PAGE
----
Click-to-Run in the Office 2010 Beta and beyond…
Users will see that the Office Home and Business 2010 Beta product is available to download using the Click-to-Run technology. This option is optimized for high bandwidth connections (low bandwidth users should download the Office Professional 2010 Beta). When Office 2010 releases, Click-to-Run delivery will be available for a wider range of Office products. Users who download an Office 2010 product using Click-to-Run delivery also have access to the “normal” self-extracting version, as well as the native 64-bit version if those better suit their needs.
Home users may notice that a handful of things behave differently when using a Click-to-Run version of the Office 2010 products. For instance, there is a Click-to-Run specific destination in the Backstage for each application in the product. This section gives details about the status of applied updates, and links to more information about Click-to-Run:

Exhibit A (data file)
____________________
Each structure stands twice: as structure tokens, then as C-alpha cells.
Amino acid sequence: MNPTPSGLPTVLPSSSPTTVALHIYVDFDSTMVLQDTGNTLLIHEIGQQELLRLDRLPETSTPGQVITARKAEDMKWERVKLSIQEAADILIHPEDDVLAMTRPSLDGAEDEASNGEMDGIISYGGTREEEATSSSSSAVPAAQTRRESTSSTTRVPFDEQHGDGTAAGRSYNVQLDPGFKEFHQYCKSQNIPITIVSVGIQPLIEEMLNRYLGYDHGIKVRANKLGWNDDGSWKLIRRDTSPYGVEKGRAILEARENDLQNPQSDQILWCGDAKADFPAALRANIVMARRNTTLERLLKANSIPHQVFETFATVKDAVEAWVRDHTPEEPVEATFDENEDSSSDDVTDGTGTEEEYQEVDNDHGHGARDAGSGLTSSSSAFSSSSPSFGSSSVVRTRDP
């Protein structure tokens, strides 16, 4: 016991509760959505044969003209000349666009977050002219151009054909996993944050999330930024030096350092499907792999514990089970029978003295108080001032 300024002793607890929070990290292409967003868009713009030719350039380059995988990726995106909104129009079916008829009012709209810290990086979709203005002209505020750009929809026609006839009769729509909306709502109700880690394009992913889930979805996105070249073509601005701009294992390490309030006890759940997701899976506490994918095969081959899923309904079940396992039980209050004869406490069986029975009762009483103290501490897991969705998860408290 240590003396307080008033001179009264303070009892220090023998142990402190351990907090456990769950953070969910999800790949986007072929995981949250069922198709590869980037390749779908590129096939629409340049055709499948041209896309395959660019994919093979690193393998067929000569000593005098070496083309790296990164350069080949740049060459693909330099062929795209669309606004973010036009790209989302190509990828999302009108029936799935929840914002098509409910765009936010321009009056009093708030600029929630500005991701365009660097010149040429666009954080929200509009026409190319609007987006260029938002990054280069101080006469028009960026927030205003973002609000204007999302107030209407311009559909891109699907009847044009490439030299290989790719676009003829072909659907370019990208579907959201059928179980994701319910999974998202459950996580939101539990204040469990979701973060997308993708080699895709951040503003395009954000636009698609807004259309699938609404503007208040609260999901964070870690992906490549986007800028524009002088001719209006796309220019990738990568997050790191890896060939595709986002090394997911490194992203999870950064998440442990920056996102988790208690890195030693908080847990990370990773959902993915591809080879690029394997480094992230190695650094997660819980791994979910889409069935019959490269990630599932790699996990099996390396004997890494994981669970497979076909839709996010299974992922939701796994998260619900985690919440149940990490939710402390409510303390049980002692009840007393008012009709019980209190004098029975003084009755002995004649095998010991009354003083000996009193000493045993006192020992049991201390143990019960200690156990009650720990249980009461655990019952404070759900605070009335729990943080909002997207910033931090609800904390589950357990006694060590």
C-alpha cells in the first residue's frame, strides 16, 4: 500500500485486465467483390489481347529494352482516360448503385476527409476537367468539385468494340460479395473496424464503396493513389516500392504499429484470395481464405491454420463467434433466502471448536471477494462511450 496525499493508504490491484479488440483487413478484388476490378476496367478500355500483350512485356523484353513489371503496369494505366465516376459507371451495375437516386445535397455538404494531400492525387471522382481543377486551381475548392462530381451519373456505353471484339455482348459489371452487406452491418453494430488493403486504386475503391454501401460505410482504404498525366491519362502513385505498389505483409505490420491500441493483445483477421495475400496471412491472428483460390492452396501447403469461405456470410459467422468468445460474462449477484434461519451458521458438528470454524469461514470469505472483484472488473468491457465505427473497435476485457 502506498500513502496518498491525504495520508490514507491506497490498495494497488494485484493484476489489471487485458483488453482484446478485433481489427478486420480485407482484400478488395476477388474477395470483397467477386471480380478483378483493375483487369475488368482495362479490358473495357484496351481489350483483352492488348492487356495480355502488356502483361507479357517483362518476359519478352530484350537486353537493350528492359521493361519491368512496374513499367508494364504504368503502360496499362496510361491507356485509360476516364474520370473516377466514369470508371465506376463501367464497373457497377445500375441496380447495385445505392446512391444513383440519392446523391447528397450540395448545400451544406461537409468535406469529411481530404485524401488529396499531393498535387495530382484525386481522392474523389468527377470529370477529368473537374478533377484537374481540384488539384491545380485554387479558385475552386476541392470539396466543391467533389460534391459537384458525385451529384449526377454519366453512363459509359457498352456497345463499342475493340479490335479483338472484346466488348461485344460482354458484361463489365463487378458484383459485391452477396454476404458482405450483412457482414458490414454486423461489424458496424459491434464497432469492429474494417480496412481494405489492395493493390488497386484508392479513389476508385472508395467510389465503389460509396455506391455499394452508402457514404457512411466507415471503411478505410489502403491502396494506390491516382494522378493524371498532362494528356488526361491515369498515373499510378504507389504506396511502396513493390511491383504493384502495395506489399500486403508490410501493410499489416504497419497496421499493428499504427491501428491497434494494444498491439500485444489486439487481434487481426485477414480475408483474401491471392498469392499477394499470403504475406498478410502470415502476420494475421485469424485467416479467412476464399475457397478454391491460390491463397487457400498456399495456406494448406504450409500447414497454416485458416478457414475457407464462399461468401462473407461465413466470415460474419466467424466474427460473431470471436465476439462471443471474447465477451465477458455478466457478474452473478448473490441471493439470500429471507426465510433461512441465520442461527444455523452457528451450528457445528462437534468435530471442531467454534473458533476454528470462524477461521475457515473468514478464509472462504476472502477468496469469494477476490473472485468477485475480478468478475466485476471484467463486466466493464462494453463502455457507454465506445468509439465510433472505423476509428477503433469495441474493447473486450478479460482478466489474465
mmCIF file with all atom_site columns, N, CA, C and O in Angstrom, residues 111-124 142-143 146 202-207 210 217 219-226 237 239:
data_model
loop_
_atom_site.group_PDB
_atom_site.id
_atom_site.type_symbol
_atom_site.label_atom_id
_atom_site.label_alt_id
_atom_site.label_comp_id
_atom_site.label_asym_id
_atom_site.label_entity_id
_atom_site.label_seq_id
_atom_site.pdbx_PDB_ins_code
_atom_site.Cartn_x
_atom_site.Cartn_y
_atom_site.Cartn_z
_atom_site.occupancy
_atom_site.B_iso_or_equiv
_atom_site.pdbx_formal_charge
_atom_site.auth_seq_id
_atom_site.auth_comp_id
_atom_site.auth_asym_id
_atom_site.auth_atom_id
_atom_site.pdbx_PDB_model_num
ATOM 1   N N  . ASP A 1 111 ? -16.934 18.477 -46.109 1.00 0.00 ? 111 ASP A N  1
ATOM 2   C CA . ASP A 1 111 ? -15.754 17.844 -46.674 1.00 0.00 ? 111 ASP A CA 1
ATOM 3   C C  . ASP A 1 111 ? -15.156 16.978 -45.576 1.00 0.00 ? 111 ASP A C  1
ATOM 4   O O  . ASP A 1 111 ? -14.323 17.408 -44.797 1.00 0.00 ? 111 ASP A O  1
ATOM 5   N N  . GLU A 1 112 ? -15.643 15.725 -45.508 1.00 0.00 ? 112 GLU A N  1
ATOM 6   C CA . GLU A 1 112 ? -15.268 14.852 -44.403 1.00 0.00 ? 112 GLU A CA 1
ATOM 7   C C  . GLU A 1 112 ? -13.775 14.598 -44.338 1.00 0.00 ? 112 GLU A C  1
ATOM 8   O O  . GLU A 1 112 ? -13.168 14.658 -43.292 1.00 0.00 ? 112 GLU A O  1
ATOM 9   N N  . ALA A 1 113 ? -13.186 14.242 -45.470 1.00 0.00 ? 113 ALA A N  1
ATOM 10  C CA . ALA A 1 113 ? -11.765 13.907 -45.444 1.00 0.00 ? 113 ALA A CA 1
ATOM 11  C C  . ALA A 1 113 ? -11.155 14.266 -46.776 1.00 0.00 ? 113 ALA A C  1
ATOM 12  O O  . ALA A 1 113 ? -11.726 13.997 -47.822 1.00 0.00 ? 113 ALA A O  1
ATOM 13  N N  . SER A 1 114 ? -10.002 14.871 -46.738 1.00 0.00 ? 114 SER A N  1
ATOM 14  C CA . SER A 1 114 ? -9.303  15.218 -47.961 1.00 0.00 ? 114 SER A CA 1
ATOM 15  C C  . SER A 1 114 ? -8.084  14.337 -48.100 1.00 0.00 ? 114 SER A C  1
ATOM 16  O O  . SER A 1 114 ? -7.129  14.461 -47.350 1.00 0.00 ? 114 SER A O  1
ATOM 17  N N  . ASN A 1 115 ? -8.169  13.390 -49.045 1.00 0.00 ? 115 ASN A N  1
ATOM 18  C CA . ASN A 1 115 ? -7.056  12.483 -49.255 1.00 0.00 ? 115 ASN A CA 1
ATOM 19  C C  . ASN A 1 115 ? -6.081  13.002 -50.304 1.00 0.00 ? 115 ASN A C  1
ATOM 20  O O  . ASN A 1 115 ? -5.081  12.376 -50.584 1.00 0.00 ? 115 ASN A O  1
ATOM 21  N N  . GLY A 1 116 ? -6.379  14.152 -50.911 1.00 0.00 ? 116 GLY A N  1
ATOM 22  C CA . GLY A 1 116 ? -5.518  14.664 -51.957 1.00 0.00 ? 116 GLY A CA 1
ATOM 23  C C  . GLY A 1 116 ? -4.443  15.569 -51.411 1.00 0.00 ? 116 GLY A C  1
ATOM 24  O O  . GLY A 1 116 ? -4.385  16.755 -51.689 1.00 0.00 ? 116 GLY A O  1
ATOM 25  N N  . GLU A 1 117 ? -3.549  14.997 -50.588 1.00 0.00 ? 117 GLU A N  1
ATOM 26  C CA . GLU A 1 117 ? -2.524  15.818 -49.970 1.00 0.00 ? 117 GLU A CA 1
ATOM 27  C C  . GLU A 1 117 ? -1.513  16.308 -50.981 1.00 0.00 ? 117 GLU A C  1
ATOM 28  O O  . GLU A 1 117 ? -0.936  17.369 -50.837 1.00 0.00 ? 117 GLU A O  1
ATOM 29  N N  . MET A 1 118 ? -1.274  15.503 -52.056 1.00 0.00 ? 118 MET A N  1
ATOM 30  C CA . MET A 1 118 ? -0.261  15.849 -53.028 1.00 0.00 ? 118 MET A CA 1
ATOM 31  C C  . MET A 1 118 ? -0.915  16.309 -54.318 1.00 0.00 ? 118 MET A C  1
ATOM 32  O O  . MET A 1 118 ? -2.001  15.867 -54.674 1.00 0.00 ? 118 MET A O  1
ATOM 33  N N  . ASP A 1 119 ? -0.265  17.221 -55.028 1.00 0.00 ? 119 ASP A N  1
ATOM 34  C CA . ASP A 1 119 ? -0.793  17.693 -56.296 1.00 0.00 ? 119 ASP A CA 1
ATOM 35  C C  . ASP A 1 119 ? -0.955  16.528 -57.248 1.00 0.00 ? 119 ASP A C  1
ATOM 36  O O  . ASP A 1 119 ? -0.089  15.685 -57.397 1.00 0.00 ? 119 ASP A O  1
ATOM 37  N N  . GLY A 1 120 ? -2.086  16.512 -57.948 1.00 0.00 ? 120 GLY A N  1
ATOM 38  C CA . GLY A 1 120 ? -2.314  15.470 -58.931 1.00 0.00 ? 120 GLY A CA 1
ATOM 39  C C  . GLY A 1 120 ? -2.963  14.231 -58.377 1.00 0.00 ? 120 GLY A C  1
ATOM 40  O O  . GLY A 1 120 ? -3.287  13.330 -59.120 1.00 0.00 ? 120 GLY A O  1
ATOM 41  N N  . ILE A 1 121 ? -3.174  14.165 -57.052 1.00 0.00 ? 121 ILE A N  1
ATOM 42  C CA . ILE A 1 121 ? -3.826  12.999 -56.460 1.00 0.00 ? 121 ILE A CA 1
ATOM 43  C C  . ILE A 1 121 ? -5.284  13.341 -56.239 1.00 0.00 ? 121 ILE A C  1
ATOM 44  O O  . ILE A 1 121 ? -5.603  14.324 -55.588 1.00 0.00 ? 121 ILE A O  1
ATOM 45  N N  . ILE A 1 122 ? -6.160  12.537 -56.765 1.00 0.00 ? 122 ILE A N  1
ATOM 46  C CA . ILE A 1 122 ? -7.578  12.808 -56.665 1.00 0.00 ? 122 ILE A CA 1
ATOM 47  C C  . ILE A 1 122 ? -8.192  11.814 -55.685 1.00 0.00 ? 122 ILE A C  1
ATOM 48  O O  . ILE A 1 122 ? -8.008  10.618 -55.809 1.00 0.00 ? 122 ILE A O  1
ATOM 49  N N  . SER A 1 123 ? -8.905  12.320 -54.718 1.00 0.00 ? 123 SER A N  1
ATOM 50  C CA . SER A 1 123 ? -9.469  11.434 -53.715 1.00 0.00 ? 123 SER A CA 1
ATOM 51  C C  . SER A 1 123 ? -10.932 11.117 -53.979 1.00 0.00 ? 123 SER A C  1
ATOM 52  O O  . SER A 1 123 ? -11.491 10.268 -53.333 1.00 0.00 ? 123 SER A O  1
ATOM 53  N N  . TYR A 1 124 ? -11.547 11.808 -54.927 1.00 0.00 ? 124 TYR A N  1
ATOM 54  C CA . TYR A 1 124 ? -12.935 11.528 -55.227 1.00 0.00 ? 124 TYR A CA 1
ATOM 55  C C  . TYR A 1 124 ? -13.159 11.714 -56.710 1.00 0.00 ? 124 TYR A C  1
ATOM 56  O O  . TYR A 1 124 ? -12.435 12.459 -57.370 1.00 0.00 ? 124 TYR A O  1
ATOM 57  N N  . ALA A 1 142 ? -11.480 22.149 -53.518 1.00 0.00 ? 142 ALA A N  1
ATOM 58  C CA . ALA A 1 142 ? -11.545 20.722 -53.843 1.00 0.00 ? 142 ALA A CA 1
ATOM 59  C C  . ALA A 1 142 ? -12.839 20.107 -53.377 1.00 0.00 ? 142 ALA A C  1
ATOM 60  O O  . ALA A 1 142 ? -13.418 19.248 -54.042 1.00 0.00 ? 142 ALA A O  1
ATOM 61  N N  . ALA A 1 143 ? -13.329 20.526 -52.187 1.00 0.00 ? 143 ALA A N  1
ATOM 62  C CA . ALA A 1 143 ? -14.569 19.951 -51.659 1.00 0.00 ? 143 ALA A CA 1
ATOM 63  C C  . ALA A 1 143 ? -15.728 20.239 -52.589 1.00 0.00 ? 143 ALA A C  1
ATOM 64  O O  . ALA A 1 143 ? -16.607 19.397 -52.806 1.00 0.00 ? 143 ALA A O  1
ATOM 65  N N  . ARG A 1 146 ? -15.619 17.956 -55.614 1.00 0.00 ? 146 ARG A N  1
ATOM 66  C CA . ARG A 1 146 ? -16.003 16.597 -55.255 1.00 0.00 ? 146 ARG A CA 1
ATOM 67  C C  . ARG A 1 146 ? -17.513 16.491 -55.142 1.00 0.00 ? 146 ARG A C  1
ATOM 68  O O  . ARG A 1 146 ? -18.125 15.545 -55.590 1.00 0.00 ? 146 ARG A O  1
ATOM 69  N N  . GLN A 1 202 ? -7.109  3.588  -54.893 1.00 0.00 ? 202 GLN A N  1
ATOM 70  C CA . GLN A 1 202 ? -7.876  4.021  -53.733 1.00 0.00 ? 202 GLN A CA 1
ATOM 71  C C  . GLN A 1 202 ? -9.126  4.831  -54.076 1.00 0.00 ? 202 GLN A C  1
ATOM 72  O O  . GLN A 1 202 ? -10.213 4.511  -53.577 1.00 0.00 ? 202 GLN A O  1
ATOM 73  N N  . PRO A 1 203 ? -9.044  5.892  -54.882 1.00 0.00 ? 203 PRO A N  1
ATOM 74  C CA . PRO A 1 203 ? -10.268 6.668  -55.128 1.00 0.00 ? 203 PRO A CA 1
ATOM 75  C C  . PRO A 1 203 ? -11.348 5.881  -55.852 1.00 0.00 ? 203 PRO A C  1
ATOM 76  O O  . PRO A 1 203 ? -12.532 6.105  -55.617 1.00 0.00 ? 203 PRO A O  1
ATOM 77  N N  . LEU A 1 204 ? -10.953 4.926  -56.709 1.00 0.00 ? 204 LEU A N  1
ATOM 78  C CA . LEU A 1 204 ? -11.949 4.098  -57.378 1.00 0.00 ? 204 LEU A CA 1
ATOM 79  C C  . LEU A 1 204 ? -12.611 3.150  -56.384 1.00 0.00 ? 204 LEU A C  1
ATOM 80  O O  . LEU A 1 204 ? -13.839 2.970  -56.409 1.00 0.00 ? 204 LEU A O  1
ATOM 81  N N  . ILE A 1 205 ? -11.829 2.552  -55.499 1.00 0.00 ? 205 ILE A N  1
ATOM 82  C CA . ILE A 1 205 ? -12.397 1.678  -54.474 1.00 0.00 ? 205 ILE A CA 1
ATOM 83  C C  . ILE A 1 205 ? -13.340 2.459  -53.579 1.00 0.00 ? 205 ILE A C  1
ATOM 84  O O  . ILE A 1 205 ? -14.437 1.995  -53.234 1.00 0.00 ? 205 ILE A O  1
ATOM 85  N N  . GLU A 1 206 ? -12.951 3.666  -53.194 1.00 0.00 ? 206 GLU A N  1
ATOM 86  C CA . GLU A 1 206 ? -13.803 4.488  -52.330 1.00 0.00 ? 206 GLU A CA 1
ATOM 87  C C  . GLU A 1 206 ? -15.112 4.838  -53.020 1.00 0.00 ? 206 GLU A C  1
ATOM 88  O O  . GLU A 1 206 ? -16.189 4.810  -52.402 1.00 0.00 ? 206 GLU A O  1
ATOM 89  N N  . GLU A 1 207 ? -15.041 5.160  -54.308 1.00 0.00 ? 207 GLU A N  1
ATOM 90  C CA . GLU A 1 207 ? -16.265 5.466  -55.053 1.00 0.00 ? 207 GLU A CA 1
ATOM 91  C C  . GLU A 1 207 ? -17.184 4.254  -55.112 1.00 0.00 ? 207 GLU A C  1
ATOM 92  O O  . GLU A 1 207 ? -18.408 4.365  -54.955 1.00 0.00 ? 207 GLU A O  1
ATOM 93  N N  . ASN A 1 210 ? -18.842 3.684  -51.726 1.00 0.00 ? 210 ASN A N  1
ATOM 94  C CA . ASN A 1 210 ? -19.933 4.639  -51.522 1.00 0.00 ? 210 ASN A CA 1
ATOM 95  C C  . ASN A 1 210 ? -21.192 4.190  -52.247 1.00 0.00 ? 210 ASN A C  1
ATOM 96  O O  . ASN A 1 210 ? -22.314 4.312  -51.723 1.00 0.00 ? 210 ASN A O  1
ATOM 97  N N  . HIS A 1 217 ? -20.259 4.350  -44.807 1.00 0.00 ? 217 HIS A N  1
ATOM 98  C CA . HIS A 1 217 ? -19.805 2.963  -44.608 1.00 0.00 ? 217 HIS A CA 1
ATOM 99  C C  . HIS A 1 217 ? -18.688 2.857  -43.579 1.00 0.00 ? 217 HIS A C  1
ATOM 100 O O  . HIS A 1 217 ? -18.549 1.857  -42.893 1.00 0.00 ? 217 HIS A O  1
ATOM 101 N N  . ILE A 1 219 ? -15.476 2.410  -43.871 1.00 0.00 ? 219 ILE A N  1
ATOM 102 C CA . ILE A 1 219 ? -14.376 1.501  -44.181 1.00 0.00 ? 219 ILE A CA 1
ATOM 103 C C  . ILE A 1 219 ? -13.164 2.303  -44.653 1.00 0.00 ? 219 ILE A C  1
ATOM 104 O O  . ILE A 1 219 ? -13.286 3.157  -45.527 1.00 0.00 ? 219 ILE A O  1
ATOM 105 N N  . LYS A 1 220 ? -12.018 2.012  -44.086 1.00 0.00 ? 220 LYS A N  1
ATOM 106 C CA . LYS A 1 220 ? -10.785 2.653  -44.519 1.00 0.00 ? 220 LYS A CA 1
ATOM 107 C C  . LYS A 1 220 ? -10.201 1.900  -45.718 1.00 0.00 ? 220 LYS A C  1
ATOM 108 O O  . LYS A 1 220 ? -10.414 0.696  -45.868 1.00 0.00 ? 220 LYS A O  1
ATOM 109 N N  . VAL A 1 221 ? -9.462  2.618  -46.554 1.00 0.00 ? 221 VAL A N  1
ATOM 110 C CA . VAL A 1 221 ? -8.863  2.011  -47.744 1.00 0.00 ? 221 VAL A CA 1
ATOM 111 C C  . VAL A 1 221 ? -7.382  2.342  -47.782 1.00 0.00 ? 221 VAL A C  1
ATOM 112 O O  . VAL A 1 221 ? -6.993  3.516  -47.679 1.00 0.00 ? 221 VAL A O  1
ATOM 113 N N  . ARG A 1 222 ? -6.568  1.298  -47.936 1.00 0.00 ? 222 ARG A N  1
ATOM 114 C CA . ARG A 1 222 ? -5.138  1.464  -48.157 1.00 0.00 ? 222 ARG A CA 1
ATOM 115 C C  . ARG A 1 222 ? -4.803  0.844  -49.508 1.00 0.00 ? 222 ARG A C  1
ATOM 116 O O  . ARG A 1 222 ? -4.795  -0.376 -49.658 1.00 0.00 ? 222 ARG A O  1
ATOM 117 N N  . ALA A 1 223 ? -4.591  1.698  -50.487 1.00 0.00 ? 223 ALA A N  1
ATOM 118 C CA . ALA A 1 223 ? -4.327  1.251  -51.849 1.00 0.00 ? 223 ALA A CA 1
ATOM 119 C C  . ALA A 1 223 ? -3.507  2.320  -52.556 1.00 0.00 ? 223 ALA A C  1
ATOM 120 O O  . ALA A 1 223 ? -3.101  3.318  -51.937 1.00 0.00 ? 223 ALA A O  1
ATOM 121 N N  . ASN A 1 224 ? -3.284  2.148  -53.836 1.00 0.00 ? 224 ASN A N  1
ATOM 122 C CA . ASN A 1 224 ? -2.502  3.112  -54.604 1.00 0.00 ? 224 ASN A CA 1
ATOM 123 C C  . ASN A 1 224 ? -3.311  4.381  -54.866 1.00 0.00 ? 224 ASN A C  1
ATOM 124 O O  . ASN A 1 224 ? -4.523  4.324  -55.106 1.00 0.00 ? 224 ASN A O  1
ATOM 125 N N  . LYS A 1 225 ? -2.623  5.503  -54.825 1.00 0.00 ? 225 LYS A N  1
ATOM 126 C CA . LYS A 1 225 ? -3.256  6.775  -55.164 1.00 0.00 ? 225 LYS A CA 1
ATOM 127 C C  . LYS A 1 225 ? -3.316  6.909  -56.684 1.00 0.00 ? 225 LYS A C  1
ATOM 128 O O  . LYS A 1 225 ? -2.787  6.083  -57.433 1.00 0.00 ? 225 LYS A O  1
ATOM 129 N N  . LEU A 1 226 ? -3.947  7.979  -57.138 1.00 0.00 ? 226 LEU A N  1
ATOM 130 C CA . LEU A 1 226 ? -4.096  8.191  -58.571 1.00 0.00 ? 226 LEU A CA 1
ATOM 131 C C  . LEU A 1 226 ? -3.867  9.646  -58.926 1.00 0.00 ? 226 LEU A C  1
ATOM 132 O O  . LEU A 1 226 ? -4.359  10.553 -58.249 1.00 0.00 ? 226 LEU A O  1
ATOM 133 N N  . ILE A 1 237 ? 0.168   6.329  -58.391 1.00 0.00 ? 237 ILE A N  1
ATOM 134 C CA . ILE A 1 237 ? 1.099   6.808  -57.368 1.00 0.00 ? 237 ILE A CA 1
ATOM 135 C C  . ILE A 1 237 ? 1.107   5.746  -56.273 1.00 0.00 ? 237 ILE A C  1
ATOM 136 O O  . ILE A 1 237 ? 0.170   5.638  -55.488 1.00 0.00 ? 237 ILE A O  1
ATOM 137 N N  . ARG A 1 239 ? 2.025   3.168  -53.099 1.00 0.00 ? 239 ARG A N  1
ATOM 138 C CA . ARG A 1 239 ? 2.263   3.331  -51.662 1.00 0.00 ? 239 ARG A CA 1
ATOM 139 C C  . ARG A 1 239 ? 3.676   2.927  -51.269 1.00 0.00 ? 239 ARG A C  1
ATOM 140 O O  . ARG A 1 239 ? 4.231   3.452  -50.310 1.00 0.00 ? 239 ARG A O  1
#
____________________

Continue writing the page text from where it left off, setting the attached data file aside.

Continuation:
It’s also possible that users will notice that some add-ins, or other integration points with the Office client, behave differently or are broken when using a Click-to-Run product. The vast majority of these will have no issues. All macros, in-document automation, and cross-Office application interoperability work fine. But sometimes the Office product group must make changes that cause some integrated solutions to require updating (building 64-bit versions of the applications is another good example of this). In some cases, add-ins might have trouble locating the Click-to-Run Office products on the machine, or they might have issues communicating with Office products when they are running in the virtual environment.